“I don’t see today our core customer spending a lot more of her disposable income online than before,” he said. “We just don’t see that.”

The typical demographic of a dollar store shopper doesn’t have “significant overlap” with the online shopper, said Laurie Rains, group VP of Retail Consumer & Shopper Analytics at Nielsen.

“The majority of transactions at dollar stores are cash transactions,” she said in an interview, adding that many dollar store shoppers don’t have credit cards. Still, “any retail channel should worry about” online competition.

Indeed, both Dollar General and Dollar Tree said they are focusing on a digital strategy. Dollar Tree’s Sasser, for instance, said that while online sales remain small, he’s “pleased” with the trend in both ecommerce traffic and sales.

However, some of what has worked well for dollar stores so far could turn into problems under different circumstances. For instance, lower income shoppers, more than the other segments of the market, are “more sensitive to any kind of economic change,” Nielsen’s Rains said.

A case in point, both Dollar General and Dollar Tree said delayed tax refunds hurt discretionary sales in Q1. On top of that, Dollar General’s Vasos said Thursday its consumers have been holding back on spending as the company has seen consumers consolidating trips across the board and buying less and at fewer retailers.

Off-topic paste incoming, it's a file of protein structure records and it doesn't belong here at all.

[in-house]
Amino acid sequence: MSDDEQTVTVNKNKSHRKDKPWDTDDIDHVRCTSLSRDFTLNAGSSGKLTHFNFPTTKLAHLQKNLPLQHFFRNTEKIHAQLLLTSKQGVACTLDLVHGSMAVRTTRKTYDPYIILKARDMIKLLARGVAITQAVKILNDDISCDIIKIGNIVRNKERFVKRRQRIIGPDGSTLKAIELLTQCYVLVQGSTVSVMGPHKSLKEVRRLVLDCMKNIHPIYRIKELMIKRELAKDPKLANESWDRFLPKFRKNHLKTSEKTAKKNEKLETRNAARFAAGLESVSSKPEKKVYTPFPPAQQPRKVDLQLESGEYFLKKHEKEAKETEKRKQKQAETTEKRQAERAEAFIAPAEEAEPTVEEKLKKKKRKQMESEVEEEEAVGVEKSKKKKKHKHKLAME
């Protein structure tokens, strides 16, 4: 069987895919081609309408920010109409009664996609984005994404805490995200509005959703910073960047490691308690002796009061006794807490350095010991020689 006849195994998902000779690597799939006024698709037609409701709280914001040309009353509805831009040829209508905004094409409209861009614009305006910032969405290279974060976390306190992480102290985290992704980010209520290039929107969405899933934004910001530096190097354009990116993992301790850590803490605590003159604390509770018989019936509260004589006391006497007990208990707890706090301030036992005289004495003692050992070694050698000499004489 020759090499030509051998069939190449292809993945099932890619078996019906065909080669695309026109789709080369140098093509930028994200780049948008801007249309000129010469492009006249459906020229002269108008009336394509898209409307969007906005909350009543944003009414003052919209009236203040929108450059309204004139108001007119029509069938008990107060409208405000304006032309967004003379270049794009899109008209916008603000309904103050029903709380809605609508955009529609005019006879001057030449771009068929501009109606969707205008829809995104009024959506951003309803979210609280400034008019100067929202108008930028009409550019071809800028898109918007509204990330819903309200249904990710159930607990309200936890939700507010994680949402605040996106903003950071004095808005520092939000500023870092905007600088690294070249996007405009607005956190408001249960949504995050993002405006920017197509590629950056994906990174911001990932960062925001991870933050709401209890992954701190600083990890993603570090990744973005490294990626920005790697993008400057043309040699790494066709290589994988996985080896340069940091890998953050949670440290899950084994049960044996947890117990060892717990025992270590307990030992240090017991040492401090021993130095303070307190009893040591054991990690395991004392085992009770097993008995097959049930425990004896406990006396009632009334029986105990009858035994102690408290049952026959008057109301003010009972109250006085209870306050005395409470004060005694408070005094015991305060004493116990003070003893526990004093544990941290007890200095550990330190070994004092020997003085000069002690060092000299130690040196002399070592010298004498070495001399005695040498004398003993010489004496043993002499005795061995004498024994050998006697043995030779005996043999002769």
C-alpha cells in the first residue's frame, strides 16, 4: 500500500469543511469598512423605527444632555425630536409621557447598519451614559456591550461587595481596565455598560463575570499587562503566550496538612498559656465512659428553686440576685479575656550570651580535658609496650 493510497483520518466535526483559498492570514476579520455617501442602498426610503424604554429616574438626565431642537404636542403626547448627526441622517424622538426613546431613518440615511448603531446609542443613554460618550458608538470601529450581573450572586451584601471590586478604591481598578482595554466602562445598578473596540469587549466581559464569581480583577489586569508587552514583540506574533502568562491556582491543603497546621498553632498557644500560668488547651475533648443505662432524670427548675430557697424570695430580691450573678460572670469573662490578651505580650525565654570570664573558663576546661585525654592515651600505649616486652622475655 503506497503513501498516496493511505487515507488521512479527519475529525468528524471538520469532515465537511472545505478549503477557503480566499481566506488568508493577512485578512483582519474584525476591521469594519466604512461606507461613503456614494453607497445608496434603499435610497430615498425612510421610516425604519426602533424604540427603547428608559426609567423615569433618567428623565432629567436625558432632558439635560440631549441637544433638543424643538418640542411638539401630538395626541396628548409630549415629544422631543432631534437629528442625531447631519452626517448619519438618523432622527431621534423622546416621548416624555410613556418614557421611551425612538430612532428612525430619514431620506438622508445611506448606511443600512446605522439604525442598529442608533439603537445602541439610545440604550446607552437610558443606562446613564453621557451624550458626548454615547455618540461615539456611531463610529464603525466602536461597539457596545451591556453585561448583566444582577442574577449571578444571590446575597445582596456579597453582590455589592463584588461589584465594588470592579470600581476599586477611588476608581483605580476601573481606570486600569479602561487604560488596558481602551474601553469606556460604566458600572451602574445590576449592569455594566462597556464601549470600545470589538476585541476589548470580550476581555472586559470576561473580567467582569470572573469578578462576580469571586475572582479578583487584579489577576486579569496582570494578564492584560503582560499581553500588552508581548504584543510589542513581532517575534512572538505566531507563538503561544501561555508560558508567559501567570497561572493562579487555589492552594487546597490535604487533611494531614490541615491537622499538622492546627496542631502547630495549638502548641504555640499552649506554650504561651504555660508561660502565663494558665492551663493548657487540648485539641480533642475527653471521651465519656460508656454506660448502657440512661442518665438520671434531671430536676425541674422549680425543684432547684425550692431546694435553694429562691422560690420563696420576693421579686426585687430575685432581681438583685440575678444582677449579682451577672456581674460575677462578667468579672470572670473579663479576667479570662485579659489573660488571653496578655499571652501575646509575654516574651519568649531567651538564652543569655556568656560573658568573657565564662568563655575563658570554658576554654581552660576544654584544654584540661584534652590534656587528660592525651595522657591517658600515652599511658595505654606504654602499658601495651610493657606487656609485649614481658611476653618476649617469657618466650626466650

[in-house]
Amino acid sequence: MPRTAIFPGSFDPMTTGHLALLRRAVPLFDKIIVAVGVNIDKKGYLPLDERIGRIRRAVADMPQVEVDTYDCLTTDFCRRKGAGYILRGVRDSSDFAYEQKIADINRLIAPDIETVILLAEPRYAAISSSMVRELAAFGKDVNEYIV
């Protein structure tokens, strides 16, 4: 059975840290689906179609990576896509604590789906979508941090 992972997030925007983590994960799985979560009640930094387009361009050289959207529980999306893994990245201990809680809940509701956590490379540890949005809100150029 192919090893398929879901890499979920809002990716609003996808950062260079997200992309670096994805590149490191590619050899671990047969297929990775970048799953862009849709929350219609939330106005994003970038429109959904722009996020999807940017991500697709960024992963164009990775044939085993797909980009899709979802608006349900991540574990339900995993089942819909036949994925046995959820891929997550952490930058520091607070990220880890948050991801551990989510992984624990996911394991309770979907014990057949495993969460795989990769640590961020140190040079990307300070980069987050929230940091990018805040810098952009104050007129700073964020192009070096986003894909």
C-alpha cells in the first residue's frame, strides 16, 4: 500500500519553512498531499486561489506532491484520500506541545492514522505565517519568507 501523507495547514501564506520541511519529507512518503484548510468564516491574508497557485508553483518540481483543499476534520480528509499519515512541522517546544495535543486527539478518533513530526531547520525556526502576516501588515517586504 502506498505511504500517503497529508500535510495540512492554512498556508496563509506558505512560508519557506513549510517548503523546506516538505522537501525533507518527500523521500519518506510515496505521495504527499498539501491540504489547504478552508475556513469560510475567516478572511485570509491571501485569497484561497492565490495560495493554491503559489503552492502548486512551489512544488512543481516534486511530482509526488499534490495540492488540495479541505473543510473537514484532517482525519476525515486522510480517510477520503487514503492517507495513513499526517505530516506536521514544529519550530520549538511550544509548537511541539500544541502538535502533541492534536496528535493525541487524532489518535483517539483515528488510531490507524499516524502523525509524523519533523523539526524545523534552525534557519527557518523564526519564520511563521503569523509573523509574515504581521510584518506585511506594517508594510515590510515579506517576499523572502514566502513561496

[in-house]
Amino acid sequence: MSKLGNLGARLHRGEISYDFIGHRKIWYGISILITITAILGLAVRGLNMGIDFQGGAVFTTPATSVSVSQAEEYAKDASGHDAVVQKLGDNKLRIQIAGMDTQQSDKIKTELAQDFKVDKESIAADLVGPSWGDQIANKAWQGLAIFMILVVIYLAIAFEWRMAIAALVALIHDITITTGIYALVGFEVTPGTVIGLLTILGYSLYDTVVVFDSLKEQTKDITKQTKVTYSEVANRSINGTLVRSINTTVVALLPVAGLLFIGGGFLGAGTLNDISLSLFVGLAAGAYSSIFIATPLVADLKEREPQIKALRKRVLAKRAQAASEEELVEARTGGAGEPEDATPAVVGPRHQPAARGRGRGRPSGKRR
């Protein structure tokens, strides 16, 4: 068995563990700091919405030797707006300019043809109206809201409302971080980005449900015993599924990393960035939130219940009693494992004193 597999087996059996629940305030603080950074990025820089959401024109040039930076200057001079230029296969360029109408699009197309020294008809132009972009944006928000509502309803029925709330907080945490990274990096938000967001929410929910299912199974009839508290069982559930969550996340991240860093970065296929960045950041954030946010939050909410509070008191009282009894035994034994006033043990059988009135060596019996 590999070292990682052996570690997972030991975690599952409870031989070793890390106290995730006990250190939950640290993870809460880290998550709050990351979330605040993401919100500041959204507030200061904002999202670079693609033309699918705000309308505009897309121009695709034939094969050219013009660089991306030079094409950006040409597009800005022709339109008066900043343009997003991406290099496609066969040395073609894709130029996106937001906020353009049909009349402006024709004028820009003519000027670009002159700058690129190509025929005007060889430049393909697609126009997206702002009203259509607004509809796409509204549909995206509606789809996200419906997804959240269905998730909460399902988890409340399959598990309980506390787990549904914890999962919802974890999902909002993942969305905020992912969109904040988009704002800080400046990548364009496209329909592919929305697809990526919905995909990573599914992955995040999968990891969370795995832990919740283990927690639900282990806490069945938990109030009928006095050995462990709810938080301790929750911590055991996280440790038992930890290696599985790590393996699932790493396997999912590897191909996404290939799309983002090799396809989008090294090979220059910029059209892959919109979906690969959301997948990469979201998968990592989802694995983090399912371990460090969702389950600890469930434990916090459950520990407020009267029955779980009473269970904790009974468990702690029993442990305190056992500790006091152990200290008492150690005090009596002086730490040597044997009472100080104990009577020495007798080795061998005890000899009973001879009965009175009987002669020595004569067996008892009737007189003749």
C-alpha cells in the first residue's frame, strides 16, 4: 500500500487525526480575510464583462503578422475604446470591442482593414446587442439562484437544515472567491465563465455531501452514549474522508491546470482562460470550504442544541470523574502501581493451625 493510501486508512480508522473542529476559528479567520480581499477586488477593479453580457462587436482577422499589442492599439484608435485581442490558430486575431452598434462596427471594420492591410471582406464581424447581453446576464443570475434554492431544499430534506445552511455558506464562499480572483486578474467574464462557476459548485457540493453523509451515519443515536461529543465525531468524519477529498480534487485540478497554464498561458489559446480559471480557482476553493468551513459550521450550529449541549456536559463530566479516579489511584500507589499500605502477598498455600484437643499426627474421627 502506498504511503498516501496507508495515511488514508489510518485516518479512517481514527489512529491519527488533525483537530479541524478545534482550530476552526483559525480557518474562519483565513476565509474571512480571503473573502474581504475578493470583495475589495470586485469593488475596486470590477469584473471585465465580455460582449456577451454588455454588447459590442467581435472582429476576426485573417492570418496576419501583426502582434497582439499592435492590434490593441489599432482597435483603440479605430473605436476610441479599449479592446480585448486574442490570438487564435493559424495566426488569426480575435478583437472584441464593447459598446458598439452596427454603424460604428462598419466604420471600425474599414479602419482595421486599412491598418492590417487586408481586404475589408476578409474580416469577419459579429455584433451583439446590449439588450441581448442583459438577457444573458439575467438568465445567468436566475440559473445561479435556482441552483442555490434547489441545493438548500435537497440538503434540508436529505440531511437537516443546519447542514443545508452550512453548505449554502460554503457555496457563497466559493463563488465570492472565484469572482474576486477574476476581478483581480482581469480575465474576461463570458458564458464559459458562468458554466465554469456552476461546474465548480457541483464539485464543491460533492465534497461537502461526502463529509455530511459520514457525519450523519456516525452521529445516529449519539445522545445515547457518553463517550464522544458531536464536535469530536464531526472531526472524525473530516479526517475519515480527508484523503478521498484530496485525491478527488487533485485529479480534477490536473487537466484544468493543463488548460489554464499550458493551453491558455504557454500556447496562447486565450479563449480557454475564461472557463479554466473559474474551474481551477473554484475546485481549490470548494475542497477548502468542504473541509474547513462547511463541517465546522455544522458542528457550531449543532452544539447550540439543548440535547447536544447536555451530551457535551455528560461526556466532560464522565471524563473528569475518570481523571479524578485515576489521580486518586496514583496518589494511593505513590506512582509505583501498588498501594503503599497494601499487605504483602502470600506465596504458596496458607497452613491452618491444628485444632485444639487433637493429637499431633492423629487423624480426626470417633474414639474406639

“She’s in an economic cycle right now where there’s a bit of uncertainty,” he said, adding that its customers are waiting to see if the job and wage growth are sustainable. “Our core customer doesn’t have a large bank account to fall back on.”

To drive traffic and purchases, not unlike convenience and drug stores, dollar stores like Dollar General also are adding more fresh foods to satisfy demand. Dollar General, for instance, said it’s adding more coolers in stores to stock perishable items and is testing selling fresh produce, a move that it said has benefited sales.

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In another challenge to the segment, larger rivals from Walmart to Target are opening smaller format stores and promising to cut prices and make “price investments” as part of their “everyday low” price strategy. Jefferies analyst Dan Binder said its pricing analysis showed that Walmart's prices are lower than Dollar General’s. Binder also noted that as wages rise among lower income shoppers, it’ll lead to less fill-in purchases and more stock up trips at other retailers.

This past fiscal year marked Dollar General's 27th consecutive year of same-store sales growth, but the gain was fairly slender, slowing to a 0.9% gain, compared to a 4.7% increase five years earlier. Q1 comparable sales this year rose 0.7%.

“Dollar stores in general are suffering from a slight loss of momentum,” said GlobalData Retail’s Neil Saunders. “This does not mean the format is falling out of favor or that there isn't scope for future expansion, but it does mean that growth is now harder to attain.”